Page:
The end of the 2017 – 2018 financial year brings in the first application of the new industry funding model for the Australian Securities and Investments Commission (ASIC).

Industry funding for ASIC originally came into effect on 1 July 2017 and, as the name suggests, ASIC now largely relies on the industry to fund its regulatory costs. The logic of this change is to ensure that those entities who create a need for ASIC are the same entities who are paying for its costs.

What are the changes to ASIC funding?

Our previous article describing the changes can be found here.

In short, the new funding model divides ASIC regulated entities into 6 sectors and 48 subsectors. ASIC's regulatory costs for each financial year are then appropriately allocated among these subsectors. Regulated entities will be imposed with either a 'flat levy' or a 'graduated levy' depending on their subsector.

ASIC's indicative levies for each subsector during the 2017 – 2018 financial year can be found here, however the actual regulatory costs are expected to be published in November.

What steps does my business now need to take?

All regulated entities will have received a letter from ASIC outlining the changes and the steps that the entity must take to comply with the new laws. Specifically, regulated entities must use the registration details outlined in the letter to log in to the ASIC Portal and a company director or secretary must then:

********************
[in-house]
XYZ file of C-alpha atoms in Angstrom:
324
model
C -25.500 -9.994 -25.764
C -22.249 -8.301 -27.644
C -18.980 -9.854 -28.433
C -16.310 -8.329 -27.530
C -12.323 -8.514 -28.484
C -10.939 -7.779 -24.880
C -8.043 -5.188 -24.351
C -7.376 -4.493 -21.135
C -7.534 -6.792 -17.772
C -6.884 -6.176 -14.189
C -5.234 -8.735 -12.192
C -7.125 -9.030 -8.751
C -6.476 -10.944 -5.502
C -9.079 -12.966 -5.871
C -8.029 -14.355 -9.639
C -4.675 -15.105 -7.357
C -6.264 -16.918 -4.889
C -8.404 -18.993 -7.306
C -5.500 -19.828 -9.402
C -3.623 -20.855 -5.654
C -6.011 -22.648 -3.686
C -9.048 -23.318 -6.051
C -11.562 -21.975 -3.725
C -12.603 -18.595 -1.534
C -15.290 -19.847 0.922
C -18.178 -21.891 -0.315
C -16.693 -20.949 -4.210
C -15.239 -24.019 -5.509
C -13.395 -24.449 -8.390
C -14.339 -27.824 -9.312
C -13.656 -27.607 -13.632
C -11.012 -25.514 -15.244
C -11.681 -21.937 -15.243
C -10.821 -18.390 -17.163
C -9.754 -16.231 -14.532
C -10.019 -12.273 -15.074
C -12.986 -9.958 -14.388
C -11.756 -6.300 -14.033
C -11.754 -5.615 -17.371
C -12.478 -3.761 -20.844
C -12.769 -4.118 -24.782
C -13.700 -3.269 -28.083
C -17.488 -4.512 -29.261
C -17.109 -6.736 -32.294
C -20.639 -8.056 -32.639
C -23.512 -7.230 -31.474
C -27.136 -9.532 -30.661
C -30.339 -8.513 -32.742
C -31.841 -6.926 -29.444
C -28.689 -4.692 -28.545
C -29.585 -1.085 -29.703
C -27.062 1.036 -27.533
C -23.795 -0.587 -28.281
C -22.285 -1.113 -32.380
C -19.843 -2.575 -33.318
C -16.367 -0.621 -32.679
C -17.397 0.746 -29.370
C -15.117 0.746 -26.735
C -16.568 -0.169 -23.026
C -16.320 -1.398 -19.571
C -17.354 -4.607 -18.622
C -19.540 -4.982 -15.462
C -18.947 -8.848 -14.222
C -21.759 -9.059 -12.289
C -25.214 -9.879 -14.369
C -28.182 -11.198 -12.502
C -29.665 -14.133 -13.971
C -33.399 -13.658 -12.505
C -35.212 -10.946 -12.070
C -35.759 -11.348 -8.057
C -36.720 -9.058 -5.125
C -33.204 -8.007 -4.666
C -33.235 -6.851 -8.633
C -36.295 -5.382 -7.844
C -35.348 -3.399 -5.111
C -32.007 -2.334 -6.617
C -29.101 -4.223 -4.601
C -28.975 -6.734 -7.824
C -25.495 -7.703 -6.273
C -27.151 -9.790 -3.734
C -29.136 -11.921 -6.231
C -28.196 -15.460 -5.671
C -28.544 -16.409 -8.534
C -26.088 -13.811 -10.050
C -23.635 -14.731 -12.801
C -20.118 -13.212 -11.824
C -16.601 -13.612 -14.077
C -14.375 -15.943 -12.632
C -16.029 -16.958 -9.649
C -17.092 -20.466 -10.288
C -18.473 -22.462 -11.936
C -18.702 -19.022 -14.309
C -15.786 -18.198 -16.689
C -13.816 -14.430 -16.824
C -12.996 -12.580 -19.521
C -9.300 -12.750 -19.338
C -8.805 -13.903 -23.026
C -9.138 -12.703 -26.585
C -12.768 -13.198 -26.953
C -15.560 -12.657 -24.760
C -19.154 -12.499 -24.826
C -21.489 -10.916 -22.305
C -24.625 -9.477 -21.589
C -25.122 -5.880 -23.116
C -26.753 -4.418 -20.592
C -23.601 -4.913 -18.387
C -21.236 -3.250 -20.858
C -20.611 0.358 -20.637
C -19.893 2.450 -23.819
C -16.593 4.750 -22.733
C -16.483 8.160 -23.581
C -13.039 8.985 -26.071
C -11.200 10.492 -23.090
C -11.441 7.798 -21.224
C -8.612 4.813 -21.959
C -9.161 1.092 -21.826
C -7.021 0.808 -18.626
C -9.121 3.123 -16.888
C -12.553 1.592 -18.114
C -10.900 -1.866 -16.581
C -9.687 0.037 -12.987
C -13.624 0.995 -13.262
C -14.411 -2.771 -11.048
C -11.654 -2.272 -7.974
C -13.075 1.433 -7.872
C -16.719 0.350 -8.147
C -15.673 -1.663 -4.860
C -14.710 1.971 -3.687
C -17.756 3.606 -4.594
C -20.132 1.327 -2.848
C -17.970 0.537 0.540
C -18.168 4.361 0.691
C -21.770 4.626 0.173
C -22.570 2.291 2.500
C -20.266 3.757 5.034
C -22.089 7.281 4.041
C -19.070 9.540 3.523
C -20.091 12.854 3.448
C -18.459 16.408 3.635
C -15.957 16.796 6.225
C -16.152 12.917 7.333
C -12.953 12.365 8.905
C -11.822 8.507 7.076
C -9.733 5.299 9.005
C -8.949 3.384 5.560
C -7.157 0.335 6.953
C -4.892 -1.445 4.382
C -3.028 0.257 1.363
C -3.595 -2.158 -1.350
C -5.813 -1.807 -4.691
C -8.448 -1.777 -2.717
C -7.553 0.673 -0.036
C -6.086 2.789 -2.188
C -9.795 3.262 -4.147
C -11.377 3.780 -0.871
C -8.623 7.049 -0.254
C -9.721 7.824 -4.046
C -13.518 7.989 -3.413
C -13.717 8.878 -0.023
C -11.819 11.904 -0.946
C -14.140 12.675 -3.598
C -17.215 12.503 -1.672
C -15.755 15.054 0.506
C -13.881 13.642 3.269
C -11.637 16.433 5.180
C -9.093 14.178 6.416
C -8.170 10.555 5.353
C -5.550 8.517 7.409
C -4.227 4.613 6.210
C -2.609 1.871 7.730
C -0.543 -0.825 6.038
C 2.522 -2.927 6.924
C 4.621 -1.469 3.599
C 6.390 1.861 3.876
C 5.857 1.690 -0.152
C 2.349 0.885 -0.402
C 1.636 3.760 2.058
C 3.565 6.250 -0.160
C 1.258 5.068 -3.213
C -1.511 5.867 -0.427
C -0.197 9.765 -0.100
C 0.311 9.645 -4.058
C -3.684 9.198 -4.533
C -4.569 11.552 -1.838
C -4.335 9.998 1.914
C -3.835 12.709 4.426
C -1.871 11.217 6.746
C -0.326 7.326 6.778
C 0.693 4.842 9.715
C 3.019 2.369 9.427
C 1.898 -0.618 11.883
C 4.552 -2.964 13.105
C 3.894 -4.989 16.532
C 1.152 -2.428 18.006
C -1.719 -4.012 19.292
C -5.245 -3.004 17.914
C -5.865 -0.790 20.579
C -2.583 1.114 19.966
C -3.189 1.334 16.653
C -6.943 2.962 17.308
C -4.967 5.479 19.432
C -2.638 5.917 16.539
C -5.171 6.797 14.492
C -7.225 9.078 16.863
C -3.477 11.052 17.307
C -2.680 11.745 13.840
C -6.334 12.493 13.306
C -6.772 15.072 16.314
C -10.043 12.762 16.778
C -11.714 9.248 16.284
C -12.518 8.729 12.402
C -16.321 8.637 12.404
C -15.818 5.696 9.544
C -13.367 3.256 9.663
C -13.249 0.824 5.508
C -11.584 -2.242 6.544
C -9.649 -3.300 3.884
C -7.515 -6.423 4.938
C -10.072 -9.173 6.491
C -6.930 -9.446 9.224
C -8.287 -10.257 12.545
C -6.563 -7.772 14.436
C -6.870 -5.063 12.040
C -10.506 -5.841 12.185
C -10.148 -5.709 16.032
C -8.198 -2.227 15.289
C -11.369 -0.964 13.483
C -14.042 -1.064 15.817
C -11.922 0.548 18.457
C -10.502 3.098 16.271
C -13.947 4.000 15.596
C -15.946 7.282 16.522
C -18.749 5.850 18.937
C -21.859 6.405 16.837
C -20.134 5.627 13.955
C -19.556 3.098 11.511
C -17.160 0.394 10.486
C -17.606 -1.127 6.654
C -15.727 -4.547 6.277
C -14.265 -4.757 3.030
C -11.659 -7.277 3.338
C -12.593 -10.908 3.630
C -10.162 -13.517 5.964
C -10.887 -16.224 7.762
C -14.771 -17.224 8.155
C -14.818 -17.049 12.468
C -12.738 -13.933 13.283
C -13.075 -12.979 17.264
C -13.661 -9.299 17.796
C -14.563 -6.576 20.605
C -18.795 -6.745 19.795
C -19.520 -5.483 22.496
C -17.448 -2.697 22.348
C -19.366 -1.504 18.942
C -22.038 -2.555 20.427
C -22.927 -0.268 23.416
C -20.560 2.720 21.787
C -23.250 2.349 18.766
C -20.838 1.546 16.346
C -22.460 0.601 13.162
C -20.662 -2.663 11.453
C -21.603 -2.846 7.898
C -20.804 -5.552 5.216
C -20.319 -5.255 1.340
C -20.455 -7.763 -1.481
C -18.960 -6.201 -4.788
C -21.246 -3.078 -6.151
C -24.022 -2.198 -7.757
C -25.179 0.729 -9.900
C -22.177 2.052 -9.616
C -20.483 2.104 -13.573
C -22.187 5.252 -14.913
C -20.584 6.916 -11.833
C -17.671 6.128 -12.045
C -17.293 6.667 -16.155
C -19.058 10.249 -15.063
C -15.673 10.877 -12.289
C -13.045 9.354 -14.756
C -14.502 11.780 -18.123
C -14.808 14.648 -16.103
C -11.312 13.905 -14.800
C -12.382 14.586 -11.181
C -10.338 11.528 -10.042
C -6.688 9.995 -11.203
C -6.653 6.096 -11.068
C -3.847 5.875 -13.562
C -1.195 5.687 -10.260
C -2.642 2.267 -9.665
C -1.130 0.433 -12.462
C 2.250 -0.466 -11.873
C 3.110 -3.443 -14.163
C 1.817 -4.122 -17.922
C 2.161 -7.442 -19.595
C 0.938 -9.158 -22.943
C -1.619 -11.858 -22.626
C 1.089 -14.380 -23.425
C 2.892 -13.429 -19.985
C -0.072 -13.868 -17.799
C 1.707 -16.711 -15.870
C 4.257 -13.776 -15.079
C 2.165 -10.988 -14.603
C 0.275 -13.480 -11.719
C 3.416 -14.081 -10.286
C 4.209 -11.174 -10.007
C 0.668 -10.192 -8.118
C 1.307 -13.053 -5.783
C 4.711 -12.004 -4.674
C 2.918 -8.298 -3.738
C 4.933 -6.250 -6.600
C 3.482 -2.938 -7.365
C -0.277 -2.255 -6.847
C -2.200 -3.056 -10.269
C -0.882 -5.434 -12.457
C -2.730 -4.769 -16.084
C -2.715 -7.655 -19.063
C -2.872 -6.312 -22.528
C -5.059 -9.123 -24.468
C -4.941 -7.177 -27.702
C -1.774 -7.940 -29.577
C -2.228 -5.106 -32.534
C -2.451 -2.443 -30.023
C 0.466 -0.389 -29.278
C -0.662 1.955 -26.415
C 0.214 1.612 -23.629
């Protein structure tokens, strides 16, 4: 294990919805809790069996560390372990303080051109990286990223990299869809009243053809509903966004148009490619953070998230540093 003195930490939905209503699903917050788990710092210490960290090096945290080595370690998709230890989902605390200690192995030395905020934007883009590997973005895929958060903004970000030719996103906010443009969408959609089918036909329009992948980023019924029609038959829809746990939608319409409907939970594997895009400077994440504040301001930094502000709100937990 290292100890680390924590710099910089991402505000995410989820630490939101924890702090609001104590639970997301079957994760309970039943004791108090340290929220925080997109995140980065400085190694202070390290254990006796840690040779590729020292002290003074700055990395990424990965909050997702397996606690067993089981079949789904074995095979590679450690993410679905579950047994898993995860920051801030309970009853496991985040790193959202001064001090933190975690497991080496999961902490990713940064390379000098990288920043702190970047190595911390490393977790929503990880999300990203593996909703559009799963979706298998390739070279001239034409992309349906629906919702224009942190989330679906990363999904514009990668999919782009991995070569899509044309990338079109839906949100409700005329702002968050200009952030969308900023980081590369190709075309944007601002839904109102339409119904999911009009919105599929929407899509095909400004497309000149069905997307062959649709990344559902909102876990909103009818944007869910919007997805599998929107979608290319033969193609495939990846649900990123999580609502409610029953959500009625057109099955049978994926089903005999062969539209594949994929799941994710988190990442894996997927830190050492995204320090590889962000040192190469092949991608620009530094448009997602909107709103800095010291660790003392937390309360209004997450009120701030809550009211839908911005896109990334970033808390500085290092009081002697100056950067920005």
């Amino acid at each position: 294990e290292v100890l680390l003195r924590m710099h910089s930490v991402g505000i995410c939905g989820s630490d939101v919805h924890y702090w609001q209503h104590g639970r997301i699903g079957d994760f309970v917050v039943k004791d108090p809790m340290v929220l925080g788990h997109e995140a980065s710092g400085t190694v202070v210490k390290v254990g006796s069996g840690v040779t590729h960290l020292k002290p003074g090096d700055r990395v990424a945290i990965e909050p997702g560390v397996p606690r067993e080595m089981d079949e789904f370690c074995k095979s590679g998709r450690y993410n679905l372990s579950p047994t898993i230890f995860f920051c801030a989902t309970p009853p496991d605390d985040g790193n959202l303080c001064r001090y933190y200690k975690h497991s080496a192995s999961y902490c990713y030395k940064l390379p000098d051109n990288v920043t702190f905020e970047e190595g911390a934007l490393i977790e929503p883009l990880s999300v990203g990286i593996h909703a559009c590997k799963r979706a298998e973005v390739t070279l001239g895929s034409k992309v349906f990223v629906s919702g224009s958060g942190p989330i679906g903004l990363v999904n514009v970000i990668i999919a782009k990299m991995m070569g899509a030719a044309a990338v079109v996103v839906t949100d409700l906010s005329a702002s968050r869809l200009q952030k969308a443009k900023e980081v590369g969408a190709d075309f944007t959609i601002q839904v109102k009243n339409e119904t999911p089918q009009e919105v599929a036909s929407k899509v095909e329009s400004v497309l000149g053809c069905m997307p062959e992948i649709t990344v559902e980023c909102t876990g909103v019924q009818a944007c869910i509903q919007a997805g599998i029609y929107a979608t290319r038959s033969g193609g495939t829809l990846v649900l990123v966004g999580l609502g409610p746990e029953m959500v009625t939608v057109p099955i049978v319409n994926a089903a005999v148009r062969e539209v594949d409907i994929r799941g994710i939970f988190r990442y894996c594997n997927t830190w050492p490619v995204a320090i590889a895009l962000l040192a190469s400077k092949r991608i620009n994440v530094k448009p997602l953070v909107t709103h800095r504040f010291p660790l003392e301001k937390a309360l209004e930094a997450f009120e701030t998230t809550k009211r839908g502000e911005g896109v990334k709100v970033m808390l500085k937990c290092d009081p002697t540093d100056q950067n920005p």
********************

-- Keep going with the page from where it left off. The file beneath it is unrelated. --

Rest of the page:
• register for a user account
  • provide details of the entity's industry funding contact details
  • submit the entity's 'business activity metrics' for the 2017-2018 financial year.

This must be done before 27 September 2018.

For a summary of the 'business activity metrics' that a regulated entity may be required to provide, please see ASIC's checklist, which can be found here.

Once a regulated entity has registered on the ASIC Portal, the director or secretary can then appoint a 'trusted representative' for the company. This replaces the previous role of 'registered agent' and, consequently, any existing registered agents cannot act for the regulated entity until they have been appropriately appointed as a 'trusted representative' through the ASIC Portal.

Holding Redlich's corporate and commercial professionals can assist businesses with this registration process, and are able to perform regulatory tasks as a trusted representative for your business.

This publication does not deal with every important topic or change in law and is not intended to be relied upon as a substitute for legal or other advice that may be relevant to the reader's specific circumstances. If you have found this publication of interest and would like to know more or wish to obtain legal advice relevant to your circumstances please contact one of the named individuals listed.